We often think if only I were more witty, if I had more intelligence, if I were more attractive, my life would be much different.  If we actually matched our ideal qualities but failed to grow a love for others, it would all be pointless.  Paul even says if he had all the faith in the world, he would be nothing if he didn't love others.  Do you spend more time thinking about self-improvement or on growing your love for others more?  


Friday, June 8, 2018

TGIF


It’s been quite a week. I have a new boss. I’ve finally finished my two online classes, at least I hope I’ve finished with them both. The museum studies class was fun and interesting. The adjunct instructor class was a pain in the butt. After all that I have gone through to teach adjunct at this college, I’d better be hired. I’ve done well on all the other assignments, so I hope I did well on the last one. I know I did well in my museums studies class. I have a 100 average in that class. I’ve already signed up for class two in my museum studies class.

Wednesday, June 6, 2018

New Boss


There were three men up for the position of director. Of the three, my least favored got it. He’s been my coworker and now he’ll be my boss. I don’t know how all of this is going to work out. I actually advocated against him getting the position. I hope he doesn’t find that out. It’s supposed to be kept confidential, but one never knows. Anyway, changes are coming to my office. We have to also hire a new secretary. So far the applicants aren’t looking good. I hope the right person does apply for it, and they will be someone easy to work with. However, the way my luck is going, it will be the one I want least.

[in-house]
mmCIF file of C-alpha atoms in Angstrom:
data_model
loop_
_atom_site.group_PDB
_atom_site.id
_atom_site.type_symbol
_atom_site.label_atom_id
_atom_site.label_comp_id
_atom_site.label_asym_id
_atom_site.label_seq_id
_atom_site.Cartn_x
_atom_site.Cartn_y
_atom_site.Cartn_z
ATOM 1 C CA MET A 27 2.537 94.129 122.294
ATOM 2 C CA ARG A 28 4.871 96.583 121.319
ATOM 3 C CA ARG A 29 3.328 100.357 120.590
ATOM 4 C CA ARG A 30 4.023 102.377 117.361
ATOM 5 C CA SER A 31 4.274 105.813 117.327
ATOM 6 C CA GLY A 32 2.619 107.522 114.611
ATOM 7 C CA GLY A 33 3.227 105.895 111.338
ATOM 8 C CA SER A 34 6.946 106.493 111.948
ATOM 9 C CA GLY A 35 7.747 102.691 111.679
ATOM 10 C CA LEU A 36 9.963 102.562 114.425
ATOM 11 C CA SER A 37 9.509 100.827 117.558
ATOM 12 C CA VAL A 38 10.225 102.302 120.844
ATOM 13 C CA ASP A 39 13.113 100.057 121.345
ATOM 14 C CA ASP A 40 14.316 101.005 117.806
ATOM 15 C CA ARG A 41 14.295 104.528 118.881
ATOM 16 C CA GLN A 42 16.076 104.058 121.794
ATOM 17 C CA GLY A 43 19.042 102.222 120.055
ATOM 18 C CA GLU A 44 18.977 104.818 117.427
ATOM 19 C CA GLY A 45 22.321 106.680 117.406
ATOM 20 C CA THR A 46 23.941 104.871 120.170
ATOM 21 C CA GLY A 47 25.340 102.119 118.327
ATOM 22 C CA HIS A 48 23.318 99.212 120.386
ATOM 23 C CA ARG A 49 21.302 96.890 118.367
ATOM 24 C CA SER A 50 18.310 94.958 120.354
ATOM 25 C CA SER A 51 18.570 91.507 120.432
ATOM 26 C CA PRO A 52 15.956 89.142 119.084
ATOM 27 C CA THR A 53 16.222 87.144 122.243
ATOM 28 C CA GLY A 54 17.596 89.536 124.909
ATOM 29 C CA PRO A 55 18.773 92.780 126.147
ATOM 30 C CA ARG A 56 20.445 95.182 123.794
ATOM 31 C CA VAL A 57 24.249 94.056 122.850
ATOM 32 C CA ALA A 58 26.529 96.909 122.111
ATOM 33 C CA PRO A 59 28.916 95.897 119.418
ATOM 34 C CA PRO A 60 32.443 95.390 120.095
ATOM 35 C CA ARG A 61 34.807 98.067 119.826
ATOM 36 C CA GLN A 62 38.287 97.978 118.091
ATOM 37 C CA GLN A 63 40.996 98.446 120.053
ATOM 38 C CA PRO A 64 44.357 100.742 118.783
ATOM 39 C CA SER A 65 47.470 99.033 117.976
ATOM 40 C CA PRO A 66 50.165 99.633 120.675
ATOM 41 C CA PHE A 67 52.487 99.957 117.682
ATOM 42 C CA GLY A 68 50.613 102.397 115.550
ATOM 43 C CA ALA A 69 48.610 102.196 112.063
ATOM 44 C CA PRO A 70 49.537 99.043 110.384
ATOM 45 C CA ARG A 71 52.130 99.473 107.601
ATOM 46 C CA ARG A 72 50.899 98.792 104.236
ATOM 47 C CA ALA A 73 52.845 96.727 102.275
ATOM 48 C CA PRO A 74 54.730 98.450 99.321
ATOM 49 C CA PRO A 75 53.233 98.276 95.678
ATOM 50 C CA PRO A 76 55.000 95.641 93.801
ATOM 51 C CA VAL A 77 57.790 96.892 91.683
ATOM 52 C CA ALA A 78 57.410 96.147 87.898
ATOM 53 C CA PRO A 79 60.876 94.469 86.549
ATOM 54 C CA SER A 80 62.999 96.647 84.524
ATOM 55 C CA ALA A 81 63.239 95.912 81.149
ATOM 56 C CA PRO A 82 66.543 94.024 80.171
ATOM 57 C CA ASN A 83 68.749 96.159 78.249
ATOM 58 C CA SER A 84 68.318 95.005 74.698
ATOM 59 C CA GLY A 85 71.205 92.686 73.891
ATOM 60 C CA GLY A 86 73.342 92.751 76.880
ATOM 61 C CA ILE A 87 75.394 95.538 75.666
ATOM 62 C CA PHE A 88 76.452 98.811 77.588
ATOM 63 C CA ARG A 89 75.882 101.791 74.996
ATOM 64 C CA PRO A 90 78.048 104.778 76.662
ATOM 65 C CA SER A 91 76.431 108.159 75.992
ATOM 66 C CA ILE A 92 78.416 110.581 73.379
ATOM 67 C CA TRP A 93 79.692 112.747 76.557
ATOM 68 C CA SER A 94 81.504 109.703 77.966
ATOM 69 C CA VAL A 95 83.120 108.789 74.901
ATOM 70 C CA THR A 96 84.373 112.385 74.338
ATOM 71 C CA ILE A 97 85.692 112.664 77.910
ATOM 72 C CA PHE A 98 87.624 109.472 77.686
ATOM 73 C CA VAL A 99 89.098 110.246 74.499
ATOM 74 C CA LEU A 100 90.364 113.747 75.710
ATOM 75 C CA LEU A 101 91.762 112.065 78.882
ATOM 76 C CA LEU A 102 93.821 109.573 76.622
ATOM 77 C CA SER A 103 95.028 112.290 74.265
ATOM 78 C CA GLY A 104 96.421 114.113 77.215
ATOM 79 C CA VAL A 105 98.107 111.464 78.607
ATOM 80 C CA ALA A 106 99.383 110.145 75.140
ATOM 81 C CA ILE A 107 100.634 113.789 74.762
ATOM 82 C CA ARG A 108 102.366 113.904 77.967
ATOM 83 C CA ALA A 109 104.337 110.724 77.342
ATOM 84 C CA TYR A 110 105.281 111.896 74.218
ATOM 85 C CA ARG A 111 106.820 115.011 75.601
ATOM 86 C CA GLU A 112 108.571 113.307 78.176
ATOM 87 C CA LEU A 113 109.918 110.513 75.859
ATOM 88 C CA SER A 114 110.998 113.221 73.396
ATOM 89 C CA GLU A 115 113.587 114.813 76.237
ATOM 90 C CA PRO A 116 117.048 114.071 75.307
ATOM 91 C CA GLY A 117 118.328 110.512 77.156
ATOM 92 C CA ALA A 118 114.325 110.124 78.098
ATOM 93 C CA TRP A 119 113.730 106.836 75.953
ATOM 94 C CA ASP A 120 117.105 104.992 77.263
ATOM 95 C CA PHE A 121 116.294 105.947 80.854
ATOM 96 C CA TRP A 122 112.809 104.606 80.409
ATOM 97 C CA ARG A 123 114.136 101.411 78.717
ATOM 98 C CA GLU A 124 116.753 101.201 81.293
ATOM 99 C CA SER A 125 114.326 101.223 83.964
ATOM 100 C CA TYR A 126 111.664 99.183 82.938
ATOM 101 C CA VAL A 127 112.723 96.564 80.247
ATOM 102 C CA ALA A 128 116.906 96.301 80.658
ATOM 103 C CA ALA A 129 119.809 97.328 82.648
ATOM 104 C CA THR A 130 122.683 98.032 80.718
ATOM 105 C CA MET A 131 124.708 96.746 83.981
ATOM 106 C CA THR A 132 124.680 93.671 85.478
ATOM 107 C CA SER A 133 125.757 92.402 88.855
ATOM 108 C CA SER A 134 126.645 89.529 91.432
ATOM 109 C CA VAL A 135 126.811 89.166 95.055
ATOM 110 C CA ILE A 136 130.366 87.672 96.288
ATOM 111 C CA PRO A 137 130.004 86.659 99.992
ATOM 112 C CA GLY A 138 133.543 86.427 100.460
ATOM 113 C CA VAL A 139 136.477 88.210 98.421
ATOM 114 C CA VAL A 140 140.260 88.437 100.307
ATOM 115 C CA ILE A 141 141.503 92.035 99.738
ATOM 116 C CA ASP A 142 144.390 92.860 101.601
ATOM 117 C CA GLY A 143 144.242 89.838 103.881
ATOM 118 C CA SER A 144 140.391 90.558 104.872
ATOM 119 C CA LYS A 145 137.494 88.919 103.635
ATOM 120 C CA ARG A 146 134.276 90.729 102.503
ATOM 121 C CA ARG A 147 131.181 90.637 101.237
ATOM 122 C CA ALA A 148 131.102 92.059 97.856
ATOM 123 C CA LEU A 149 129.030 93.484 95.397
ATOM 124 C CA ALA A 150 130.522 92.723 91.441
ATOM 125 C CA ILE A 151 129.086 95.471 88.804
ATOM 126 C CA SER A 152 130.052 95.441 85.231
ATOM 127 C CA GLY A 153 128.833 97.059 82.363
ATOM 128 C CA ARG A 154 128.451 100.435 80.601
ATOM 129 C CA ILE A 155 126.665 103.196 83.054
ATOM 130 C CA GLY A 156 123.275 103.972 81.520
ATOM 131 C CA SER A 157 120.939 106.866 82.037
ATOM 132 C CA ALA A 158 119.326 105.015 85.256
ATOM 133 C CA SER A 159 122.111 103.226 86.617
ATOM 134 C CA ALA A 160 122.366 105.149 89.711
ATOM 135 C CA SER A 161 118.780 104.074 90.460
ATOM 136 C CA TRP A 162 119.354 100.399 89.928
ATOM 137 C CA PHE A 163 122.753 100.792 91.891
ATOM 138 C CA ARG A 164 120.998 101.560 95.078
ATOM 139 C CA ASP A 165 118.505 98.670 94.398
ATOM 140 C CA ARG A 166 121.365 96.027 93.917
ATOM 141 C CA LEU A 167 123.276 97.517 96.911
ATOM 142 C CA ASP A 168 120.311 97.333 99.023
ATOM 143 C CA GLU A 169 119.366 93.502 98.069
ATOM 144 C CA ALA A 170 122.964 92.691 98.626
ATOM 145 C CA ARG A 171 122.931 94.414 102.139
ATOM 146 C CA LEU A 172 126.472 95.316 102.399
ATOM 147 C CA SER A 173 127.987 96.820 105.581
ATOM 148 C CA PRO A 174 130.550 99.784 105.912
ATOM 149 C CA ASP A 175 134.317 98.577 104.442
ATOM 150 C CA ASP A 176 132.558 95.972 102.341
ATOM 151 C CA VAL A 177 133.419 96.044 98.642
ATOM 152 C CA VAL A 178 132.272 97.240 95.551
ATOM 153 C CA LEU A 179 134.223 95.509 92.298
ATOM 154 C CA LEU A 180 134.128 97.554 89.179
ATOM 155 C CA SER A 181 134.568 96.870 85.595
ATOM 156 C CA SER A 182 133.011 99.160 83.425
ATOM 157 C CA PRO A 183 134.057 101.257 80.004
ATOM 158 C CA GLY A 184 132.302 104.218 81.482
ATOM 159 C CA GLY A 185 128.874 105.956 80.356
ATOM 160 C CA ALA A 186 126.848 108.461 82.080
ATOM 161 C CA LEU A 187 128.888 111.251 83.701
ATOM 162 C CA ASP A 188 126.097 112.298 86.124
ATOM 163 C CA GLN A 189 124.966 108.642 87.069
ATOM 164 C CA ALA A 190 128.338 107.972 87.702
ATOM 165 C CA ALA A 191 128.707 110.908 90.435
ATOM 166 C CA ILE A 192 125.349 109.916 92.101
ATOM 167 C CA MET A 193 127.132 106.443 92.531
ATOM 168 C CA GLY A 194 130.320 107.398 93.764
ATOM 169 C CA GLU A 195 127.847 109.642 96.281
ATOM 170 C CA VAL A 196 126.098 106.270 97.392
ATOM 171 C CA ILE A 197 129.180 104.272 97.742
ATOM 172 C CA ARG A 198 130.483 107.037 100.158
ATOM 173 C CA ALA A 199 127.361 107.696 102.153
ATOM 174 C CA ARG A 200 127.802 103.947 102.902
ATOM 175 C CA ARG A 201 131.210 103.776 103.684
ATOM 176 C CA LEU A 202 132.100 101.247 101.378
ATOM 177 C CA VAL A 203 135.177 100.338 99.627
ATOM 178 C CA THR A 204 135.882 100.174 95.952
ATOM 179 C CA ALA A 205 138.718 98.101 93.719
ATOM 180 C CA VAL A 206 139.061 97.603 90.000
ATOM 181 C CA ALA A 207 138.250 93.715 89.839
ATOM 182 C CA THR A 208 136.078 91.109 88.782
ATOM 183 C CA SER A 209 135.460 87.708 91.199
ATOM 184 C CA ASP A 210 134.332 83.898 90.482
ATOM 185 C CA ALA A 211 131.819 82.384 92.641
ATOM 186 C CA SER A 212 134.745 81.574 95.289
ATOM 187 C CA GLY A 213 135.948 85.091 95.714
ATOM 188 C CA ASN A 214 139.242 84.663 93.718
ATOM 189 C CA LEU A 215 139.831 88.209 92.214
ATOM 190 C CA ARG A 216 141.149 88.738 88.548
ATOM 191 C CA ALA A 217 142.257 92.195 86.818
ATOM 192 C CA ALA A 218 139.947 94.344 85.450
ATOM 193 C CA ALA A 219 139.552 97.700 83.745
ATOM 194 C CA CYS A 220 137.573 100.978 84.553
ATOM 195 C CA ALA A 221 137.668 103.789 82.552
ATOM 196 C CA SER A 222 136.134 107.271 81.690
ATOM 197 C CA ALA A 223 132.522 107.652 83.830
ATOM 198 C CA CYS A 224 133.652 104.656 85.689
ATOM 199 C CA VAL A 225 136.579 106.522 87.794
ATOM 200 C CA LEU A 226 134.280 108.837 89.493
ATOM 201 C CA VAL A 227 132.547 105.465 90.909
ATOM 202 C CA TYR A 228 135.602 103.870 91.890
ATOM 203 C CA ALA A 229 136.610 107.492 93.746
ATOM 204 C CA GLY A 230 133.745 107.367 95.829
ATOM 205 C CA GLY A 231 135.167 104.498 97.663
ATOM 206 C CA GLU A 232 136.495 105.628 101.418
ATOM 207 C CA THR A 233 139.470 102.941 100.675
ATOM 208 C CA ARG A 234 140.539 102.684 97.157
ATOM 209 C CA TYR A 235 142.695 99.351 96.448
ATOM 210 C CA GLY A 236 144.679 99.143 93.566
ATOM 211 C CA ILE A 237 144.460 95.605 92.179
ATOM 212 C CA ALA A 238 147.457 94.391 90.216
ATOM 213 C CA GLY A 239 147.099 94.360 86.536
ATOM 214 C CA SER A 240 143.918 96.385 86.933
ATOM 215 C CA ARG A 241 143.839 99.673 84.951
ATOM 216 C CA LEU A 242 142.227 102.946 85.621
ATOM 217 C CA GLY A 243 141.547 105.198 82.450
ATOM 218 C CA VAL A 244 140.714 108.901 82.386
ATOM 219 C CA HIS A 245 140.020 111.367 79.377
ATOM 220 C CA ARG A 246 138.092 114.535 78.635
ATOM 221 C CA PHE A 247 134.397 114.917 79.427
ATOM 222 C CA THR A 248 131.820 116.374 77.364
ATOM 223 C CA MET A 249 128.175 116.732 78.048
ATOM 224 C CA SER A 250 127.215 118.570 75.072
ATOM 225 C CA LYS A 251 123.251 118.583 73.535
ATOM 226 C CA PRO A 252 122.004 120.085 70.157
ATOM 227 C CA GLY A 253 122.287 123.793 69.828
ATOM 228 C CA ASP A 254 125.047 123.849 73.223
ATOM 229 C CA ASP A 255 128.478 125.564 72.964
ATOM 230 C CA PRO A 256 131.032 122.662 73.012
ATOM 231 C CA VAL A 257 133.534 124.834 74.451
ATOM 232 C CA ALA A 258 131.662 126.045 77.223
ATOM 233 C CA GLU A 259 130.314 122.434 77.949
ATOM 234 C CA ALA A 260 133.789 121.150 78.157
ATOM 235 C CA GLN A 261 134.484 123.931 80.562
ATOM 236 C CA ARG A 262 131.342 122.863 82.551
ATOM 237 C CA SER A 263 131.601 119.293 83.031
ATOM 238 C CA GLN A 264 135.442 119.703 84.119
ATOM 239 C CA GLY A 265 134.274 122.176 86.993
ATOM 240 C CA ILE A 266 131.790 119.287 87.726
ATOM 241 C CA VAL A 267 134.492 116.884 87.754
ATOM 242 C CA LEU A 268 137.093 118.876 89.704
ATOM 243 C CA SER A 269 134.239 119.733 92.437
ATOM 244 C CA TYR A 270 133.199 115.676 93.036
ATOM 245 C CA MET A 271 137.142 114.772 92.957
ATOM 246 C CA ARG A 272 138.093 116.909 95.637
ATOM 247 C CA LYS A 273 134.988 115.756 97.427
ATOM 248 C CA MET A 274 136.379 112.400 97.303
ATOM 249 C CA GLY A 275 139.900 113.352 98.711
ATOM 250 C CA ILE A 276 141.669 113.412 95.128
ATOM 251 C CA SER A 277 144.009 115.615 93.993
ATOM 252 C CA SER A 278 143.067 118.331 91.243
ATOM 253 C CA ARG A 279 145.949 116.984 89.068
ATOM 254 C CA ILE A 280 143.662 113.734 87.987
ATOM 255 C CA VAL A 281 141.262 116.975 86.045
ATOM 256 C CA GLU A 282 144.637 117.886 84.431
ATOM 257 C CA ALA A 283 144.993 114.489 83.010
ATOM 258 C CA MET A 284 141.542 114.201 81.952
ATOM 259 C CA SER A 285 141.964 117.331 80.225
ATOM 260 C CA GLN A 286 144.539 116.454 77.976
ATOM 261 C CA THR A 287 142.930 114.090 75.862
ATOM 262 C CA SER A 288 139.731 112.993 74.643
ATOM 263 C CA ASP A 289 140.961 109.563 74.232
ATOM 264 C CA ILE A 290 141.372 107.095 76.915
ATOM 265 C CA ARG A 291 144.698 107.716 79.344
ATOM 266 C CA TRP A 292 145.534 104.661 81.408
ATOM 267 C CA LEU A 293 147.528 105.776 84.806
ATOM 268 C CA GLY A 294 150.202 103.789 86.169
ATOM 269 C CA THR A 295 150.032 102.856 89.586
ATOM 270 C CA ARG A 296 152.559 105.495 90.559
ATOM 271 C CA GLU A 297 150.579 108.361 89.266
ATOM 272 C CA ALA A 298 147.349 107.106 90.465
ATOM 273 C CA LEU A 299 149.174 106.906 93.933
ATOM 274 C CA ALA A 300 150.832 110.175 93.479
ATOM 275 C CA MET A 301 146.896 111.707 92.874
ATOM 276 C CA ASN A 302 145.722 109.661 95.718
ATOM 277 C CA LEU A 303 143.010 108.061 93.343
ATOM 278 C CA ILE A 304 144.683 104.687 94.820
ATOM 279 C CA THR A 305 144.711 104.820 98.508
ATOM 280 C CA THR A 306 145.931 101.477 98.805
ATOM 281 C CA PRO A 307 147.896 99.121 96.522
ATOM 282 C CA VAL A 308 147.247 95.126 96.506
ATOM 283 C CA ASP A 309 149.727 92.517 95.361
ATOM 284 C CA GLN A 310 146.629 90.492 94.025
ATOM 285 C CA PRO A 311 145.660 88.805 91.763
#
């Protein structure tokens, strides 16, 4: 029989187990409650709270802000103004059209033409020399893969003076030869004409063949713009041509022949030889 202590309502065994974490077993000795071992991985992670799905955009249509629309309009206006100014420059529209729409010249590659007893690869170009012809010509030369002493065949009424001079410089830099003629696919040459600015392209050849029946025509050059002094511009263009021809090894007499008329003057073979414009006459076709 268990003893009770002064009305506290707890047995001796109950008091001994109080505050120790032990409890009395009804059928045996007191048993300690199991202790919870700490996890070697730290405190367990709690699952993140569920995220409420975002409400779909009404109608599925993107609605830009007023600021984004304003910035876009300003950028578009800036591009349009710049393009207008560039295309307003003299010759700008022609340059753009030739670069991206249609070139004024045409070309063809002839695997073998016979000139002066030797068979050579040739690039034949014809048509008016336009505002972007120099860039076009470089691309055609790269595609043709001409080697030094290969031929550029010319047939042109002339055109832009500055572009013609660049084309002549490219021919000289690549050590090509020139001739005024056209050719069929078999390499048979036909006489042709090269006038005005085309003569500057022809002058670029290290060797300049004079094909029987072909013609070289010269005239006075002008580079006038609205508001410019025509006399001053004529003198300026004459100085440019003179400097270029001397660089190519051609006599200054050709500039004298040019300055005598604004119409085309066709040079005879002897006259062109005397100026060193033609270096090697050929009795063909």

I still haven’t heard back from any jobs. I’m hoping that I will soon, but I’m losing hope. I so want out of Vermont. There just isn’t anything here for me.

Tuesday, June 5, 2018

Experience



Experience
Carl Sandburg, 1878 - 1967

This morning I looked at the map of the day
And said to myself, “This is the way! This is the way I will go;
Thus shall I range on the roads of achievement,
The way is so clear—it shall all be a joy on the lines marked out.”
And then as I went came a place that was strange,—
’Twas a place not down on the map!
And I stumbled and fell and lay in the weeds,
And looked on the day with rue.

I am learning a little—never to be sure—
To be positive only with what is past,
And to peer sometimes at the things to come
As a wanderer treading the night
When the mazy stars neither point nor beckon,
And of all the roads, no road is sure.

I see those men with maps and talk
Who tell how to go and where and why;
I hear with my ears the words of their mouths,
As they finger with ease the marks on the maps;
And only as one looks robust, lonely, and querulous,
As if he had gone to a country far
And made for himself a map,
Do I cry to him, “I would see your map!
I would heed that map you have!”


Monday, June 4, 2018

Sick


I was sick yesterday and forgot to write a post for today.

Sunday, June 3, 2018

Spirit Renew


And be renewed in the spirit of your mind; (KJV) ( Ephesians 4:23 )